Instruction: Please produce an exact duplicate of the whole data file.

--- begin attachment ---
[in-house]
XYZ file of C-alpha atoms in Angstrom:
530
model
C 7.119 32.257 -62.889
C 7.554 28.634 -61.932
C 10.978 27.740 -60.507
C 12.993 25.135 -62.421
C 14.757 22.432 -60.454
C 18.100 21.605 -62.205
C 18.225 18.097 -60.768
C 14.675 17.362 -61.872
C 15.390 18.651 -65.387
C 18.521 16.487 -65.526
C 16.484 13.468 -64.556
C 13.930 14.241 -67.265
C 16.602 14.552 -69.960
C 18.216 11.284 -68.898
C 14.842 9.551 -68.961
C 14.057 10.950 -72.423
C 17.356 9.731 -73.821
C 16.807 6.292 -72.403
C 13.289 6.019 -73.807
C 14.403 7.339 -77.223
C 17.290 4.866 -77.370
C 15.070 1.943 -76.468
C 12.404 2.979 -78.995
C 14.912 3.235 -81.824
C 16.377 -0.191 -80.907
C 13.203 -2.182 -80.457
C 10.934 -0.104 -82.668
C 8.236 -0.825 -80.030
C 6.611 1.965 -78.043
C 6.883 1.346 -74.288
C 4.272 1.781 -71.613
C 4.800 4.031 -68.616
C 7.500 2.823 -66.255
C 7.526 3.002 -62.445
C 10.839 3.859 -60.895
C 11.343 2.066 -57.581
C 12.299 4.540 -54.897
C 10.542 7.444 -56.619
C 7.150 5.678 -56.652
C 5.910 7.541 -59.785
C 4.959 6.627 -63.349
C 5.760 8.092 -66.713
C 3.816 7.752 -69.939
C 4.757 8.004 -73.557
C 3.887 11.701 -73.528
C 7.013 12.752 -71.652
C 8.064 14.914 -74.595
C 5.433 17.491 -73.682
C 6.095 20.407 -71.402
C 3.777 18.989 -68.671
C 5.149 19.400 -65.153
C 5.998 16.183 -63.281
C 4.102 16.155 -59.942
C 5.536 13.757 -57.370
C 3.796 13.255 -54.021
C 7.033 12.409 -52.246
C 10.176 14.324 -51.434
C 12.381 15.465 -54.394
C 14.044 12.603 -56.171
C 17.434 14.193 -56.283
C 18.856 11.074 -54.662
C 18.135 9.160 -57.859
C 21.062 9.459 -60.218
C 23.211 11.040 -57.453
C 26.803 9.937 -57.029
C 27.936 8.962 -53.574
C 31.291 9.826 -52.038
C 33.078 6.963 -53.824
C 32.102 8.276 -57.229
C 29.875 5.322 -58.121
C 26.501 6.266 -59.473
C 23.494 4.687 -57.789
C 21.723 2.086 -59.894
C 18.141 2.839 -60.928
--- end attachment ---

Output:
[in-house]
XYZ file of C-alpha atoms in Angstrom:
530
model
C 7.119 32.257 -62.889
C 7.554 28.634 -61.932
C 10.978 27.740 -60.507
C 12.993 25.135 -62.421
C 14.757 22.432 -60.454
C 18.100 21.605 -62.205
C 18.225 18.097 -60.768
C 14.675 17.362 -61.872
C 15.390 18.651 -65.387
C 18.521 16.487 -65.526
C 16.484 13.468 -64.556
C 13.930 14.241 -67.265
C 16.602 14.552 -69.960
C 18.216 11.284 -68.898
C 14.842 9.551 -68.961
C 14.057 10.950 -72.423
C 17.356 9.731 -73.821
C 16.807 6.292 -72.403
C 13.289 6.019 -73.807
C 14.403 7.339 -77.223
C 17.290 4.866 -77.370
C 15.070 1.943 -76.468
C 12.404 2.979 -78.995
C 14.912 3.235 -81.824
C 16.377 -0.191 -80.907
C 13.203 -2.182 -80.457
C 10.934 -0.104 -82.668
C 8.236 -0.825 -80.030
C 6.611 1.965 -78.043
C 6.883 1.346 -74.288
C 4.272 1.781 -71.613
C 4.800 4.031 -68.616
C 7.500 2.823 -66.255
C 7.526 3.002 -62.445
C 10.839 3.859 -60.895
C 11.343 2.066 -57.581
C 12.299 4.540 -54.897
C 10.542 7.444 -56.619
C 7.150 5.678 -56.652
C 5.910 7.541 -59.785
C 4.959 6.627 -63.349
C 5.760 8.092 -66.713
C 3.816 7.752 -69.939
C 4.757 8.004 -73.557
C 3.887 11.701 -73.528
C 7.013 12.752 -71.652
C 8.064 14.914 -74.595
C 5.433 17.491 -73.682
C 6.095 20.407 -71.402
C 3.777 18.989 -68.671
C 5.149 19.400 -65.153
C 5.998 16.183 -63.281
C 4.102 16.155 -59.942
C 5.536 13.757 -57.370
C 3.796 13.255 -54.021
C 7.033 12.409 -52.246
C 10.176 14.324 -51.434
C 12.381 15.465 -54.394
C 14.044 12.603 -56.171
C 17.434 14.193 -56.283
C 18.856 11.074 -54.662
C 18.135 9.160 -57.859
C 21.062 9.459 -60.218
C 23.211 11.040 -57.453
C 26.803 9.937 -57.029
C 27.936 8.962 -53.574
C 31.291 9.826 -52.038
C 33.078 6.963 -53.824
C 32.102 8.276 -57.229
C 29.875 5.322 -58.121
C 26.501 6.266 -59.473
C 23.494 4.687 -57.789
C 21.723 2.086 -59.894
C 18.141 2.839 -60.928